However, no systematic overview is available that summarises the different definitions and measures of GBD that have been used in existing studies and focusing on low and middle-income countries (LMICs). This focus on LMIC is justified by poorer health outcomes in LMIC, and by several health issues that are much more observed in LMICs.

Though many phenomena that can be associated with an aspect of GBD are individually studied in the literature, there is no consensual, valid and reliable scale that allows a study of the extent to which GDB is experienced in a certain context. Our mixed-methods scoping review aims to provide an overview of quantitative measures and qualitative conceptions of GBD used in studies linked to health outcomes.

Methods and analysis

Since we are interested in examining what is known about GBD and health outcomes, and we expect to uncover varied evidence on this topic we have envisioned a mixed method scoping review. Like systematic reviews, scoping reviews use a systematic approach to searching, screening, extracting and reporting. Our scoping review will use the Preferred Reporting Items for Systematic Reviews and Meta-analyses extension for Scoping Reviews (PRISMA-ScR) tool11 (see online supplemental annex 1).

We will conduct this scoping review using the methodology proposed by Levac et al12, and the Joanna Briggs Institute,13 which builds on the initial framework proposed by Arksey and O’Malley.14 As recommended by the published guidance, this scoping review will follow a six-stage process described in table 1:

Table 1

Stages of the conduct of the review

Stage 1 identifying the research questions

In line with our study objective, we conducted preliminary searches to help identify relevant literature. We explored different forms of GBD described in the literature, such as decision-making power inside the household (regarding expenditures, health-seeking behaviour), access to education (that improves health literacy) and violence against women. We concluded that specifying any explicit and specific form of GBD in the search strategy had the potential bias of the search results: some forms of GBD were over-represented in the retrieved results, while some were almost excluded. Therefore, we decided to focus only on studies that explicitly refer to discrimination, and not to specify in the research term any term that would refer to a specific form of GBD. From this first stage, we could draw the following research questions:

  1. How is GBD conceptualised, described and defined in the health literature? Which specific aspects and components of GBD are considered?

  2. In quantitative studies, how is GBD measured (eg, dimensions considered, data sources and data collection modalities, analytical approach)?

  3. In qualitative studies, how is GBD defined? Which dimensions and concepts of it are explored, why and how?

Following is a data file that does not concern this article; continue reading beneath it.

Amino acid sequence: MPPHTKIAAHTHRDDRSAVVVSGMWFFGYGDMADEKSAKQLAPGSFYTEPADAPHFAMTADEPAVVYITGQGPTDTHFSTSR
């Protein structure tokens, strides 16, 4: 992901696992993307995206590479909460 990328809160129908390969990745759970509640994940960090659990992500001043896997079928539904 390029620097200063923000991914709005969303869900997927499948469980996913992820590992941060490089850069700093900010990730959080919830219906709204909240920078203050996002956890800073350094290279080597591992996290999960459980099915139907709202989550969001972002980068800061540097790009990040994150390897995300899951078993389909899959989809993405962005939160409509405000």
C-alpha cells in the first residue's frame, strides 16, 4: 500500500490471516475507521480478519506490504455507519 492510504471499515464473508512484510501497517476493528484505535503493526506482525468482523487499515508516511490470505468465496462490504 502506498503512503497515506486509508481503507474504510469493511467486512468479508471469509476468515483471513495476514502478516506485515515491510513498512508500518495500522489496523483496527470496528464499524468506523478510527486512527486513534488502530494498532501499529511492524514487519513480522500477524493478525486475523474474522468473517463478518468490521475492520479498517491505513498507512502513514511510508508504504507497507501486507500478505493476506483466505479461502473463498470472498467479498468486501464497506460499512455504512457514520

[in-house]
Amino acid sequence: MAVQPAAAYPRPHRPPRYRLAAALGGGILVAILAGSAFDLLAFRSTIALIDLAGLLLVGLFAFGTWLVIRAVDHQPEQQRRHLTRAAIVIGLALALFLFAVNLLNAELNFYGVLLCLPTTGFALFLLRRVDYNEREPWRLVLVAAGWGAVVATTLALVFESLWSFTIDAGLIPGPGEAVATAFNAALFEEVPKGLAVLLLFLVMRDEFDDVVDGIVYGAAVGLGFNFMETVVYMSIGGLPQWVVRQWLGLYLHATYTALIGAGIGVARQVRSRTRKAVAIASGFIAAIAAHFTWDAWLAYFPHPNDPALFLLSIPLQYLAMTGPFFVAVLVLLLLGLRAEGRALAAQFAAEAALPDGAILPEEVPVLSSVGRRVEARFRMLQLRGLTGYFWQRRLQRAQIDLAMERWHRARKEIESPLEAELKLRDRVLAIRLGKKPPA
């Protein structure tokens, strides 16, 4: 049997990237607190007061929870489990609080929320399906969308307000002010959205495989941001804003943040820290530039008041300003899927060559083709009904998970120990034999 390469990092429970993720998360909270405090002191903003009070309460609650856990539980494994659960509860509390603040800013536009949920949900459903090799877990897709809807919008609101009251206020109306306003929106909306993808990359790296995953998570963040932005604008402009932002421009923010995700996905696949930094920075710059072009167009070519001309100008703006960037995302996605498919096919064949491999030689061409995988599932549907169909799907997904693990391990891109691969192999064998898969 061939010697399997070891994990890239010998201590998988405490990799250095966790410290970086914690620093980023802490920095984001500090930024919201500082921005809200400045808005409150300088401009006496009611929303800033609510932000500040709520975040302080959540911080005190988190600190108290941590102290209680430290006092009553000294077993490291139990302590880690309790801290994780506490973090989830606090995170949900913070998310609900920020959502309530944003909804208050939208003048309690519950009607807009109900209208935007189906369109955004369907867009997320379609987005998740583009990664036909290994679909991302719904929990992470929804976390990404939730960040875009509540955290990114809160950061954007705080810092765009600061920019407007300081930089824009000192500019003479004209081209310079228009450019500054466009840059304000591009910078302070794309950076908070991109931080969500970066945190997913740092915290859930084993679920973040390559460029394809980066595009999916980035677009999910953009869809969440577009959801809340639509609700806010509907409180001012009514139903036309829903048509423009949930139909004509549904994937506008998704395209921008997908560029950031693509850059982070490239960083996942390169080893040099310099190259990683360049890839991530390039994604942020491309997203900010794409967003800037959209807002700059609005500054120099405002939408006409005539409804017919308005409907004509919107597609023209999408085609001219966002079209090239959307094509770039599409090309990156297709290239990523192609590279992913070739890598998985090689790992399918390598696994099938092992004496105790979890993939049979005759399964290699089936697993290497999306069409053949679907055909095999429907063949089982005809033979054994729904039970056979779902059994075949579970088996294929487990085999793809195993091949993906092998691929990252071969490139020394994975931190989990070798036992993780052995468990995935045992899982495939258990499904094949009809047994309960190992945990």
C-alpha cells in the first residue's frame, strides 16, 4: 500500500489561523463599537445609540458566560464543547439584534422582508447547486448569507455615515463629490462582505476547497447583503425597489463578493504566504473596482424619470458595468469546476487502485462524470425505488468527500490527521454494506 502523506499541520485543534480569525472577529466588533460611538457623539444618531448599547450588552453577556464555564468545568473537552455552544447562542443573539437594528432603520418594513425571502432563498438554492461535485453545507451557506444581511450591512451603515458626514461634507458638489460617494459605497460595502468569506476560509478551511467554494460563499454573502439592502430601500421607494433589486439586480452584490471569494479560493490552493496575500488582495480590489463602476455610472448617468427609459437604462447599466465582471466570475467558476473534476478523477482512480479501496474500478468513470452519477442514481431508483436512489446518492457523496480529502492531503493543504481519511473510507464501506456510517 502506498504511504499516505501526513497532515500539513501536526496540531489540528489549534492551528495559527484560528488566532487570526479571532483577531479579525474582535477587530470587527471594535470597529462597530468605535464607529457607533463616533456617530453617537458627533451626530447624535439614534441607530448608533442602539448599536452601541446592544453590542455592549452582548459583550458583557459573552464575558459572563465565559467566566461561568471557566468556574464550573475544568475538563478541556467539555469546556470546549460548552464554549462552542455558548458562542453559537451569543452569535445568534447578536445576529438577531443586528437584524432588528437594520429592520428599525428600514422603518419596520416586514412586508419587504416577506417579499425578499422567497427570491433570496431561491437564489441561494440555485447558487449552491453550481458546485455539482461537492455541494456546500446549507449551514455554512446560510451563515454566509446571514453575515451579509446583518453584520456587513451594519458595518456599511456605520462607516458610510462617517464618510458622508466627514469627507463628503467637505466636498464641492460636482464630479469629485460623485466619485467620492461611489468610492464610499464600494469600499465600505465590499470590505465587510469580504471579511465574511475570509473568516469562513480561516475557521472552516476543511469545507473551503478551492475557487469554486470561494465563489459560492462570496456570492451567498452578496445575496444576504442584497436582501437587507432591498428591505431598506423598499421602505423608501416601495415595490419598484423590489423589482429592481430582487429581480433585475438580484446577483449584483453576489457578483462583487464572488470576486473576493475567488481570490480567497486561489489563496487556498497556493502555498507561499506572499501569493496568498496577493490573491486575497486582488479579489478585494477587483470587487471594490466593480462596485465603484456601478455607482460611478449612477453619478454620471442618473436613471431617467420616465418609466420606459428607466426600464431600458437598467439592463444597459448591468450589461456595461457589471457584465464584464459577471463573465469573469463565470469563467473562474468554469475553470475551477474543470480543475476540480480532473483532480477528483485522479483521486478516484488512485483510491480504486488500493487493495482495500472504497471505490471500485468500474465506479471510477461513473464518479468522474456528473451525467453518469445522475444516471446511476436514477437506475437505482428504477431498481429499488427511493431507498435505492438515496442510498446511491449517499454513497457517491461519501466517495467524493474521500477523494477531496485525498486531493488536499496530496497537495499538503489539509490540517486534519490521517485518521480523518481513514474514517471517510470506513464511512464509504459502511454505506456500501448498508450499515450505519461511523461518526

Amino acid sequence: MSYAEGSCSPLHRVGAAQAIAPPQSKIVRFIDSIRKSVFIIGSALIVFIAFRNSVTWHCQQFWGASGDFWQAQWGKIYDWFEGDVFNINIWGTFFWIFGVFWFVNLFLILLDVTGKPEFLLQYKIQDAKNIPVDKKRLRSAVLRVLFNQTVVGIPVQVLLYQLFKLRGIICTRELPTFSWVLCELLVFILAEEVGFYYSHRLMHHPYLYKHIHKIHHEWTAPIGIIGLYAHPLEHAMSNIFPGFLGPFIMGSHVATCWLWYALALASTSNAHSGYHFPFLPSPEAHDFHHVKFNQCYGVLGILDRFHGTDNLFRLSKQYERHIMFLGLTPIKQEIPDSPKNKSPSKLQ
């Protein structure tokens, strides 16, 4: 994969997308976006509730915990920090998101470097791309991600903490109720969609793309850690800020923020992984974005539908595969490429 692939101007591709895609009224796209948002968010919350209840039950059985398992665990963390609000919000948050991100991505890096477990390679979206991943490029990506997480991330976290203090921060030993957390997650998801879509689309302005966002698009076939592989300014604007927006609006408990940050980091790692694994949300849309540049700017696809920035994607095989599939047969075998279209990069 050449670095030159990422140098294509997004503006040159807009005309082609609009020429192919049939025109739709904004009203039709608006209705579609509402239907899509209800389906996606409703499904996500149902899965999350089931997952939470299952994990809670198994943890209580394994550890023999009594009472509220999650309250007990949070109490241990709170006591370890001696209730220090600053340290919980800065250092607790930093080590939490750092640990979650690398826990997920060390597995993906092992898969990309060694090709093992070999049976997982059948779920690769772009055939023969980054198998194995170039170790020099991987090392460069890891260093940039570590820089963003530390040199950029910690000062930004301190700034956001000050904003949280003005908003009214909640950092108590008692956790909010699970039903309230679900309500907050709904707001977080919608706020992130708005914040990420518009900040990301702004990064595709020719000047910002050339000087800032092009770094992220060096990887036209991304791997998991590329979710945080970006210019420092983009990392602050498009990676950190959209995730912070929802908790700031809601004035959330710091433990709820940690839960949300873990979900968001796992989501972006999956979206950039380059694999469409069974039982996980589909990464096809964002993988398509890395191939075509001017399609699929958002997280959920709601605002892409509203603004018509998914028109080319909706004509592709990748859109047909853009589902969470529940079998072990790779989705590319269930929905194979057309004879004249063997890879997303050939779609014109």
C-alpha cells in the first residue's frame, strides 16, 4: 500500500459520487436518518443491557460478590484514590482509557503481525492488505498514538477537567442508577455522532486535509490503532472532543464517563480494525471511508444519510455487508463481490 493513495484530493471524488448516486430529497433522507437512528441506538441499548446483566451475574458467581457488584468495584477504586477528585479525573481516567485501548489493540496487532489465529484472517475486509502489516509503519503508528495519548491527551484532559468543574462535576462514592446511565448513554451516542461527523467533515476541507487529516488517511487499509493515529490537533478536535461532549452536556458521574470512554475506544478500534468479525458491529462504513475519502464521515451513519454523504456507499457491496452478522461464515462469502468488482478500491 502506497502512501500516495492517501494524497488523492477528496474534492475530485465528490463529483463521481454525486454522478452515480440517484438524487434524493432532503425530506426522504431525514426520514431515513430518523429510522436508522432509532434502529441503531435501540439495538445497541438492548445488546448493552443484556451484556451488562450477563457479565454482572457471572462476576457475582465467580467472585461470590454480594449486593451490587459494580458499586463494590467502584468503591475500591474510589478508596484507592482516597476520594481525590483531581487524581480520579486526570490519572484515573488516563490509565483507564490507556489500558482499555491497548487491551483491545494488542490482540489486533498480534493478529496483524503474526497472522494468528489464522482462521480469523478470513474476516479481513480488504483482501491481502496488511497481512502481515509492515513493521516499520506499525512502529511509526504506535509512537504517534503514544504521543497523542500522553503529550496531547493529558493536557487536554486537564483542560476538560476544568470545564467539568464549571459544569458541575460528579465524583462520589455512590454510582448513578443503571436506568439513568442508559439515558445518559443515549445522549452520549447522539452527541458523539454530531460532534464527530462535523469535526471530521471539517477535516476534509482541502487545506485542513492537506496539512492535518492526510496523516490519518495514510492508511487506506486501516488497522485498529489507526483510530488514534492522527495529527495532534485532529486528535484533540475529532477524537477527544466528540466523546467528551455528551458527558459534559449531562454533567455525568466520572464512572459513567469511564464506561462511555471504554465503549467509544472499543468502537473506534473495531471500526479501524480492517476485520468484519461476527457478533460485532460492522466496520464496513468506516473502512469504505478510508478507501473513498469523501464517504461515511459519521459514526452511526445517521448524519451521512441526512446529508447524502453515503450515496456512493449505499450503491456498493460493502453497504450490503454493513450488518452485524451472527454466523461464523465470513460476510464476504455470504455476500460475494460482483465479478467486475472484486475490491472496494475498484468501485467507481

4. What measures and what dimensions are considered in specific settings and/or in relation to specific health outcomes?

Stage 2 identifying relevant studies

From the research questions, we developed a search strategy and inclusion and exclusion criteria. We agreed that only peer-reviewed articles published in English between 1985 and 2021 would be considered.

We structured the final search strategy around three elements, with each required to appear in titles or abstracts of selected studies1: gender discrimination-related terms,2 health terms and3 LMICs context-related terms. This strategy is represented in table 2. We initially defined the precise search terms included in each element based on the respectively associated MeSH terms ‘sexism’, ‘health’ and ‘LMICs’ in the PubMed library. The framing of the GBD element was crucial. Studies had to exhibit in their title or abstract a synonym of the term ‘discrimination’, thus a librarian conducted the searches with alternative discrimination synonyms: we successively introduced various terms such as bias, underservice, harassment, violence and compared the retrieved results. The addition of some of these terms retrieved specific forms of discrimination, while excluding others. Therefore, we retained the terms ‘bias’ and ‘stigma’ which retrieved all forms of discrimination, in order to not bias the searches towards certain specific forms of discrimination.

Table 2

Search strategy structure (for PubMed database)

With the help of a librarian and following an iterative process recommended by Levac et al12, we tested and executed several forms of the search on the basis of the retrieved titles and abstracts.

Four databases (Pubmed, Web of Science, Cinahl and Econlit) were searched with those conditions, by a librarian to match the formal requirements of each database. The full search strategies are provided in online supplemental annex 2.

Stage 3 study selection

Title and abstract screen